Remote Virtual Inspections & The Future of Inspection Technologies

The COVID-19 pandemic has forced businesses across all industries to adapt to new working methods, and the inspection industry is no exception. With travel restrictions in place and social distancing measures in effect, remote virtual inspections have become a crucial component of ensuring the safety and efficiency of inspections.

In response to these challenges, Valkim Technologies, led by Kimberley Hayes, has been at the forefront of developing dynamic solutions for holistic innovation in and around inspection. The industry needs to be disrupted to make changes. Remote virtual inspections have become the new norm, and Valkim Technologies is leading the way in developing cutting-edge technologies to support this shift.

One solution the industry is exploring is using robots for confined space entry, which Chevron has already implemented. While using robots in confined spaces presents deviations from using people, it is a safer and more efficient solution. Remote virtual inspections have also been a game-changer, allowing inspectors to conduct inspections without being on-site.

The COVID-19 pandemic has been an accelerator for digital transformation. Microsoft CEO Satya Nadella noted in April 2020 that the company saw two years of digital transformation in just two months. This has led to a rapid increase in the use of drones, allowing for greater accessibility and more immediate information in data management systems.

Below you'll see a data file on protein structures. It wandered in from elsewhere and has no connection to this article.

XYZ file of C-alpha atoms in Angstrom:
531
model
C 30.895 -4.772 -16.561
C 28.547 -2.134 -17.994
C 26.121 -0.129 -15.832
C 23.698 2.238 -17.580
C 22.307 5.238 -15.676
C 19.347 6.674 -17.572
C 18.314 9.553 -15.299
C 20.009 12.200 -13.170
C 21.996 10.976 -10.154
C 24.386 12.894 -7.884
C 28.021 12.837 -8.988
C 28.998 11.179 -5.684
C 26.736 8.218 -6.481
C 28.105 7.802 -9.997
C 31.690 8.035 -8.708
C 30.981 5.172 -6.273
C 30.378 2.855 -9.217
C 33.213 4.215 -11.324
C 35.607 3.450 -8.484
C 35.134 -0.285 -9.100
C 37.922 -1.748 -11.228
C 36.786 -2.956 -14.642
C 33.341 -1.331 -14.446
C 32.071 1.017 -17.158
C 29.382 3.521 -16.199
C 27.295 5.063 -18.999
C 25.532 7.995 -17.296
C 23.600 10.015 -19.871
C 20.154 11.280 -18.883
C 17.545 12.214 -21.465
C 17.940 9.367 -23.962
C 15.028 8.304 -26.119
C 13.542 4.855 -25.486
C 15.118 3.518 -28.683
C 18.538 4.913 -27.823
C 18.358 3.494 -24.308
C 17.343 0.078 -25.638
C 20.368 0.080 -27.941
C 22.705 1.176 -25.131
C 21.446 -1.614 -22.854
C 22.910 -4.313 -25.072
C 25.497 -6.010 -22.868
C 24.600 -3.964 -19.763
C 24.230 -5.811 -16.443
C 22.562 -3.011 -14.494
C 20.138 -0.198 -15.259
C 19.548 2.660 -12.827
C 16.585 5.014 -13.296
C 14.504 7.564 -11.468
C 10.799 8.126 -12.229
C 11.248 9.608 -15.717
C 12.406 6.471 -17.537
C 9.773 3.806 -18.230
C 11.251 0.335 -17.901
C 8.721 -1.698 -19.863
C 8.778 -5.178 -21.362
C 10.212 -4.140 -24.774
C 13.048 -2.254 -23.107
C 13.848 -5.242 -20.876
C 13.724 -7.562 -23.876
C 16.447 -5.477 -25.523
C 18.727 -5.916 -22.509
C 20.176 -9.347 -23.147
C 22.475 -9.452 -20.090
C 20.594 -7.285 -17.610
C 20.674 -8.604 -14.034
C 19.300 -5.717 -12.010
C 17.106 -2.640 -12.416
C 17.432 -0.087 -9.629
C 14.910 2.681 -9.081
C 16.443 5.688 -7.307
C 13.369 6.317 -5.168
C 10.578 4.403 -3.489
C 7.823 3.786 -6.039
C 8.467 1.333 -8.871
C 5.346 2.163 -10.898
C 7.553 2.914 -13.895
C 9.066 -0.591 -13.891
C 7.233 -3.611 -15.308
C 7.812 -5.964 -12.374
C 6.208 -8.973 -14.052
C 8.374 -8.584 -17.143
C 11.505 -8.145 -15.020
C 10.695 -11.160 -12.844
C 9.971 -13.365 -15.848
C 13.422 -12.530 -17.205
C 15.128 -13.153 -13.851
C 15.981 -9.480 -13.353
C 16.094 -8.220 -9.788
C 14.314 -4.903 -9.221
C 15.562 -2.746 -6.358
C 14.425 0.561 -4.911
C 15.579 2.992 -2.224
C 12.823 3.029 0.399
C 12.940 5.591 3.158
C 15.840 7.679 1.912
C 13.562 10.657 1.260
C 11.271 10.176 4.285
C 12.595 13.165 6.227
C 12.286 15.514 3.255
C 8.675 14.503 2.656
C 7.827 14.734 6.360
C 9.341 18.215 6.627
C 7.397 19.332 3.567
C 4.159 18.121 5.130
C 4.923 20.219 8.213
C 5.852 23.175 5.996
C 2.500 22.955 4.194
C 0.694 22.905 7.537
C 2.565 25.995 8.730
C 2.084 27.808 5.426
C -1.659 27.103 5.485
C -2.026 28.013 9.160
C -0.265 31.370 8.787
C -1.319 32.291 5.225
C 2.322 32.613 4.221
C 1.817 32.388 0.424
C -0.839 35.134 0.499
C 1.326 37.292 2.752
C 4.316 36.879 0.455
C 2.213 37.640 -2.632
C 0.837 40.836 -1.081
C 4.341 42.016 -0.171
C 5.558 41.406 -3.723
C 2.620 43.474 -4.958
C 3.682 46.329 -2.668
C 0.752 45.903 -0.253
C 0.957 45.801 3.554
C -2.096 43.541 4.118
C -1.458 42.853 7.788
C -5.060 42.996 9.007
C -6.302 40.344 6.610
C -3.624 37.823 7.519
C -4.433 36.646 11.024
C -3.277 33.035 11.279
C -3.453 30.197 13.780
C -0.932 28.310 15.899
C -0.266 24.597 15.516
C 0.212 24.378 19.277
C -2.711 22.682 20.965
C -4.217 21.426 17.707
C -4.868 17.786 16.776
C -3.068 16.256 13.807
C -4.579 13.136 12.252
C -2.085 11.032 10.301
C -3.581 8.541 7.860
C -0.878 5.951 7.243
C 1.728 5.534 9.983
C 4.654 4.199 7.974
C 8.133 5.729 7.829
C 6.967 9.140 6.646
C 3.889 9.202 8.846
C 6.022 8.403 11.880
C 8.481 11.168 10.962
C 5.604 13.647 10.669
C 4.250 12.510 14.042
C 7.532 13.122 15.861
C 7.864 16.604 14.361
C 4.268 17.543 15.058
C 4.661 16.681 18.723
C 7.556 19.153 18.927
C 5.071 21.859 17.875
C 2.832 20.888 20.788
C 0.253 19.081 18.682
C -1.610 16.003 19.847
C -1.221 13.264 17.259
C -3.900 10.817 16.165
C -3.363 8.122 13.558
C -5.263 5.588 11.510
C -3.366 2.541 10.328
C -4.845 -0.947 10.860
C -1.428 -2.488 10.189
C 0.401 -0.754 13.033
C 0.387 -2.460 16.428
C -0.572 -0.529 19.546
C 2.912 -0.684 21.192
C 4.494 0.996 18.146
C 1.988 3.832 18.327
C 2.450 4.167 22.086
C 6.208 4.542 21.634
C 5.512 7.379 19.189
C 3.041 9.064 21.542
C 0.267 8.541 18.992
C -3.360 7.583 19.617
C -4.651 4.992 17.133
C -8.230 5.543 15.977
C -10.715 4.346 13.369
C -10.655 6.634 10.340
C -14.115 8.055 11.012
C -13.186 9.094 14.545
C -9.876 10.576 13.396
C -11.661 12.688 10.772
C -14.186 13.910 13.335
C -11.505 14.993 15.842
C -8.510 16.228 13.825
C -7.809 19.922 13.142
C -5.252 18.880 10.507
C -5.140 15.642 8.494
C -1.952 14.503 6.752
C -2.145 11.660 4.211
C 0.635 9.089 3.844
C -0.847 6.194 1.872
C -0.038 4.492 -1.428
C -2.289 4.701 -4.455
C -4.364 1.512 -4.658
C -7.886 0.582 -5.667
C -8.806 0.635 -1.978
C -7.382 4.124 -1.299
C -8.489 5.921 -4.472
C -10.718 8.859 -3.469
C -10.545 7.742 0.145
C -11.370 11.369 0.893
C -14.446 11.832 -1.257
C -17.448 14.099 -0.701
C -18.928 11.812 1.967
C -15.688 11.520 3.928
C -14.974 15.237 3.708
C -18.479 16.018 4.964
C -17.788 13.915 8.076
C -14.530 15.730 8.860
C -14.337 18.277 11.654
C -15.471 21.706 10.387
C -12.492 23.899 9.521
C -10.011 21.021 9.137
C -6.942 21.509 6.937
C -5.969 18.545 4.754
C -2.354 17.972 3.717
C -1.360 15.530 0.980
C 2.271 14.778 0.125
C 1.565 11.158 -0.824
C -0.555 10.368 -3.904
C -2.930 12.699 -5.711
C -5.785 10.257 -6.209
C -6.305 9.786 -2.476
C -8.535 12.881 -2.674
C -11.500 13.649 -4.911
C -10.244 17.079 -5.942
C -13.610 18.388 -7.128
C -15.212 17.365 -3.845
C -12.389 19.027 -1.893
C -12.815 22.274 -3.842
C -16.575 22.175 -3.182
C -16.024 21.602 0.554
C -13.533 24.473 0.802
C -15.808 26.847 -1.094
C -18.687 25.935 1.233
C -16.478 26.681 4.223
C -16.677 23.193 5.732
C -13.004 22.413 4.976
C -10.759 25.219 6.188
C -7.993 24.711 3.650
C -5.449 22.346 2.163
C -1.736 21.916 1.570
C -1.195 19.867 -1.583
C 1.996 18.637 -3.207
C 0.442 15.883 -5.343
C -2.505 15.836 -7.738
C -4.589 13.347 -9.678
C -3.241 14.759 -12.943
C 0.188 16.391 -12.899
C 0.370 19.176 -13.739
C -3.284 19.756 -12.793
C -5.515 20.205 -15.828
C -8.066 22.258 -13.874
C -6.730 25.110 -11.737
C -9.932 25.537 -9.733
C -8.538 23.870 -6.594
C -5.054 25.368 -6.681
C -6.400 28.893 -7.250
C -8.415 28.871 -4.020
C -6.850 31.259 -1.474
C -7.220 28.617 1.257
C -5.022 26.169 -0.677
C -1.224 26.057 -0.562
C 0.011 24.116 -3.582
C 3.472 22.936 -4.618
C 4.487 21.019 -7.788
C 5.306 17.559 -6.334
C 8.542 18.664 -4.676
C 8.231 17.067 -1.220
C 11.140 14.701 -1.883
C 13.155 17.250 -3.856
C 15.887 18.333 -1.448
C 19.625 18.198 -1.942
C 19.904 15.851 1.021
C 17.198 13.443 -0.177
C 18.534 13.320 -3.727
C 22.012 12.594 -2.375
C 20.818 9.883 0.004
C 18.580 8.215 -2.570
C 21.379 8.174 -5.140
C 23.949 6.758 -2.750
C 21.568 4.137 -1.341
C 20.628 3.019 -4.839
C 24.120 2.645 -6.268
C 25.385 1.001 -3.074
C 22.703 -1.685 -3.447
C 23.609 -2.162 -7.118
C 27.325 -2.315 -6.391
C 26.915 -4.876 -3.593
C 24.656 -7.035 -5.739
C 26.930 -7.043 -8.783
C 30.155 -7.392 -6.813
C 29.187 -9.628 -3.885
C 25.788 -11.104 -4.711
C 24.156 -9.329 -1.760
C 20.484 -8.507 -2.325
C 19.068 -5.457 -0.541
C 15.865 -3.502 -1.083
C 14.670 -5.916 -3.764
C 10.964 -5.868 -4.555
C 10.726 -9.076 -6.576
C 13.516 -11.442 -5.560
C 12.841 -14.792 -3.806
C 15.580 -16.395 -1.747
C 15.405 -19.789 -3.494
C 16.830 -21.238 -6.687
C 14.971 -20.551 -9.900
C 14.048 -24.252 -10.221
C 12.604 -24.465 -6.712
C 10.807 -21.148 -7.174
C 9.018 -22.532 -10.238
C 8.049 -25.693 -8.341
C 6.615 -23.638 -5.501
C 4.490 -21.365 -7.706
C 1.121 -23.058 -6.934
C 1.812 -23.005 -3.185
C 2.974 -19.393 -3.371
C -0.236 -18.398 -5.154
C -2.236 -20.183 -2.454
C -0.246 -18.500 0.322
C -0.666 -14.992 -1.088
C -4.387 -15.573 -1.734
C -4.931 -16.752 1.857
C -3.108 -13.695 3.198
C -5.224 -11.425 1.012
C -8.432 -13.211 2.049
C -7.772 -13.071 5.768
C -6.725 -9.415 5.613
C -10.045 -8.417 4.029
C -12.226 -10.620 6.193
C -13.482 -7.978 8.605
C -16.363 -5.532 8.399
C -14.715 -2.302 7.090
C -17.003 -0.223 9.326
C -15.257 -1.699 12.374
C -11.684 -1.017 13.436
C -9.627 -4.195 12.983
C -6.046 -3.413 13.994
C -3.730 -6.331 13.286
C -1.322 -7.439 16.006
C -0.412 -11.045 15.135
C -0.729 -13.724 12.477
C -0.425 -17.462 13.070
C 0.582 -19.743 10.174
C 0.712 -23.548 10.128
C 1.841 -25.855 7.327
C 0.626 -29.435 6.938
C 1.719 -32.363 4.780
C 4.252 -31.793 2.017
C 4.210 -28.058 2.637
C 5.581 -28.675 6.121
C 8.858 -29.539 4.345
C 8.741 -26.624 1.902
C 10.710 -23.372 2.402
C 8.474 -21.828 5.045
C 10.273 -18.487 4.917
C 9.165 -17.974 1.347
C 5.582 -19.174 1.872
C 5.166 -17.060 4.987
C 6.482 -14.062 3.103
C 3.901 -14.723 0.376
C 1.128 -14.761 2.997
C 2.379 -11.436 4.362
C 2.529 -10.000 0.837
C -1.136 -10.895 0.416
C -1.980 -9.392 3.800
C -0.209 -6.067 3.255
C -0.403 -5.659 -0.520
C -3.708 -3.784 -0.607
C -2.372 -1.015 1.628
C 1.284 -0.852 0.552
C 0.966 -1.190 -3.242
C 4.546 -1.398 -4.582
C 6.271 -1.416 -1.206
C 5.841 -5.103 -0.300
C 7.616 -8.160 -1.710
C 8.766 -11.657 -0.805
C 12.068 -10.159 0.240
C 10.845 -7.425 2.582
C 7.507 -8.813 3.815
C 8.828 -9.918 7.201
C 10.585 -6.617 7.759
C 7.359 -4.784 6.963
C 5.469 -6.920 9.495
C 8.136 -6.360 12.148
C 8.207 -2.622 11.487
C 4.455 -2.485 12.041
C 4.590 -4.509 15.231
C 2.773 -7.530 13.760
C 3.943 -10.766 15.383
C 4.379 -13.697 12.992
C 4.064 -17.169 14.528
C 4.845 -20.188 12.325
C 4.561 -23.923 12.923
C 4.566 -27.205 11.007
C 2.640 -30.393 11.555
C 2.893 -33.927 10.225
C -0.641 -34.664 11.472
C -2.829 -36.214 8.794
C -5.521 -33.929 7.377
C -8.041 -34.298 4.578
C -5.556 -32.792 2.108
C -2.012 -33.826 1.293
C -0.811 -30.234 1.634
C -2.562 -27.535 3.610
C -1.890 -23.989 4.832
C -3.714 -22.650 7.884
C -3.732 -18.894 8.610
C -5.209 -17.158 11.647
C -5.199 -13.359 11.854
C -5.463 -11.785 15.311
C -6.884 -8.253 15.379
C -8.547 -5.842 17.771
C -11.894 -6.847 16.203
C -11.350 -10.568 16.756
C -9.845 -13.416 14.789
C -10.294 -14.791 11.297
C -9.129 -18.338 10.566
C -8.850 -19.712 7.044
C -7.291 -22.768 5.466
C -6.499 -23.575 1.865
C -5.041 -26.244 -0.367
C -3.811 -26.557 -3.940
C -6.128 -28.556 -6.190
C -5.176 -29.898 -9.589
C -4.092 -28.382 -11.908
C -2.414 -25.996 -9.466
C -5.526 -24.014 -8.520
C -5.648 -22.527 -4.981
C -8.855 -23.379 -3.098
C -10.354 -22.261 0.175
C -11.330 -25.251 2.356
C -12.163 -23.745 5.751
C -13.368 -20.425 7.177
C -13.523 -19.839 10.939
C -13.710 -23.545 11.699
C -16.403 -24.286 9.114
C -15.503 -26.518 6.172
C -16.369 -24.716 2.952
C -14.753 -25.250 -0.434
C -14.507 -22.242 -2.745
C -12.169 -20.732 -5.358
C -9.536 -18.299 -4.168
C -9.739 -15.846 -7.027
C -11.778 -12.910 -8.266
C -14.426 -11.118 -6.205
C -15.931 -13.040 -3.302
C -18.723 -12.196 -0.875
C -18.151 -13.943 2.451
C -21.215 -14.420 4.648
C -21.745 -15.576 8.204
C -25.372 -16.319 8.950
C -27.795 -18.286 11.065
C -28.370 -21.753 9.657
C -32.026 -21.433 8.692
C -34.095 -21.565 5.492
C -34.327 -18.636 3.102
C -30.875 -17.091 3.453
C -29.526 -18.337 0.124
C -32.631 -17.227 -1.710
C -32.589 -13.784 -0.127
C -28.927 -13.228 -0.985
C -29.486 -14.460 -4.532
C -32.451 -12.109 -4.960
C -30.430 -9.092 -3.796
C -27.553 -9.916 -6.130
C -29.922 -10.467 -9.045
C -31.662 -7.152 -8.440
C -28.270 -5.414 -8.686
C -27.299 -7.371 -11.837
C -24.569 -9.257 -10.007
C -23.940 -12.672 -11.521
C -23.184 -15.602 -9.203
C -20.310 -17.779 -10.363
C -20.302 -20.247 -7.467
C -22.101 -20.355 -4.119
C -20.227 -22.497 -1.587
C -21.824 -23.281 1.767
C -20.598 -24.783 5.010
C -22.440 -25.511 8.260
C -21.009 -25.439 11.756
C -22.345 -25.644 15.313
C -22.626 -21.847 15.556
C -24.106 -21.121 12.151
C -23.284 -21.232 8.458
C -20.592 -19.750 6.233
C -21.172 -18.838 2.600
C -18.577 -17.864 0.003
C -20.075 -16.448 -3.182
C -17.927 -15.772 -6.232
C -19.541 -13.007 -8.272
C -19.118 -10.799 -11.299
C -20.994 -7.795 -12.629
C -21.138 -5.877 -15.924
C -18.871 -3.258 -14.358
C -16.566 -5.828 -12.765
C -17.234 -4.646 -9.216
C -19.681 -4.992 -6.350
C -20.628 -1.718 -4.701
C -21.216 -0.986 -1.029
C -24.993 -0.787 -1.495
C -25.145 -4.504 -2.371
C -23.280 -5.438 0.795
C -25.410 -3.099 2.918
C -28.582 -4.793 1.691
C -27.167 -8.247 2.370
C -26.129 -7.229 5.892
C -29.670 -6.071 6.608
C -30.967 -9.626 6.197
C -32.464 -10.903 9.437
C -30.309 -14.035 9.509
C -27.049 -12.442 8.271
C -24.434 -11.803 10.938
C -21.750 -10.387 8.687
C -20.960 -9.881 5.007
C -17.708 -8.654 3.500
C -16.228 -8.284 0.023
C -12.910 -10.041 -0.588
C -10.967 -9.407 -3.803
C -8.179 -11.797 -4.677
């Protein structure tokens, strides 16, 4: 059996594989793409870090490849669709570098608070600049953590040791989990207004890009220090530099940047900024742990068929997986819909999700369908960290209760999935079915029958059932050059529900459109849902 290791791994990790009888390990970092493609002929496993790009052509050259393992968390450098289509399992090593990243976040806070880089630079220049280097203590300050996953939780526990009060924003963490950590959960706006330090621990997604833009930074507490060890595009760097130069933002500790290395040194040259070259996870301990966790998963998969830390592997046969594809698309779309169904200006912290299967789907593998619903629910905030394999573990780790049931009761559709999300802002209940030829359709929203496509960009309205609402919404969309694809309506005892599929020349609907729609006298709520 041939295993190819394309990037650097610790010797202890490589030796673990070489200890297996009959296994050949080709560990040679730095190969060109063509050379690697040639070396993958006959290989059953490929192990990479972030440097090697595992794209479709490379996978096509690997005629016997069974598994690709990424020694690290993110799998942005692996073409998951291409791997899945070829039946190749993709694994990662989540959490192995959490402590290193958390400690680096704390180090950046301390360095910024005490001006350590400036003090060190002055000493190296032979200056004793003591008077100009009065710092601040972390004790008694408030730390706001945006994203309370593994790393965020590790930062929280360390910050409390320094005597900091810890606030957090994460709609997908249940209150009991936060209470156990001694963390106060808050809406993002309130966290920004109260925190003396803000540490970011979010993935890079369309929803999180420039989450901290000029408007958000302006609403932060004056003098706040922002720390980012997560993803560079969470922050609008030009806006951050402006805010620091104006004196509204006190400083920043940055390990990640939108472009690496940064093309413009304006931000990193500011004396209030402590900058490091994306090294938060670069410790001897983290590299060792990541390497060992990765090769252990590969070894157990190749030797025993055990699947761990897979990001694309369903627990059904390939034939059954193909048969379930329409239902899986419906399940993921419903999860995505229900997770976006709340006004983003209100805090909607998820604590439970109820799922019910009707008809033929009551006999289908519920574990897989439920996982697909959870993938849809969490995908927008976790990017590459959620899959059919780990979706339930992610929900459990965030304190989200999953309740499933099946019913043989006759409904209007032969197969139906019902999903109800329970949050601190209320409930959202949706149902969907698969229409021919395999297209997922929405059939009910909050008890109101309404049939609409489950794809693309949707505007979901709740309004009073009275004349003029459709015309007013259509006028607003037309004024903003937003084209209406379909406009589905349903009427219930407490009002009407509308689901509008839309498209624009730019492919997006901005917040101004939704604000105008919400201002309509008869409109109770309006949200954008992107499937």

However, the codes and standards governing these technologies have yet to catch up. The future workforce will require mutual mentorship between younger and older generations, and certification and workflow adaptations will need to be updated to keep up with the evolving technology.

One of the challenges of using drones for inspections is the issue of intrinsic safety. IONs can cause electrical sparking, which can lead to safety hazards. To address this issue, Vestec has developed a unique solution that uses UT on drones. This system involves a tethered flying robot, a tether box, NDT sensors, and software analysis and reporting. With this system, 65 UT measurements can be conducted in just 30 minutes with the help of two operators.

As the use of automatic aircraft systems continues to grow, API and ANSI have published guidelines for developing autonomous aircraft systems programs. ASME has also issued standards for using UAS/UAVs for inspections. However, these technologies generate an extensive amount of data, and assisted analysis is needed to review the most essential information. A qualified individual must analyze the remaining information.

ASNT is currently developing a consensus on upcoming definitions for these technologies, which will help to establish best practices and standards for their use in the inspection industry.

In conclusion, remote virtual inspections and emerging technologies like drones and robots are changing the inspection industry. While these technologies present new challenges, they also offer exciting opportunities for innovation and improvements in safety and efficiency. Valkim Technologies, under the leadership of Kimberley Hayes, is at the forefront of developing solutions to these challenges and is helping to shape the future of the inspection industry.

Remote Virtual Inspections/Applications of technologies for remote inspections: by Valkim Technologies, Kimberley Hayes

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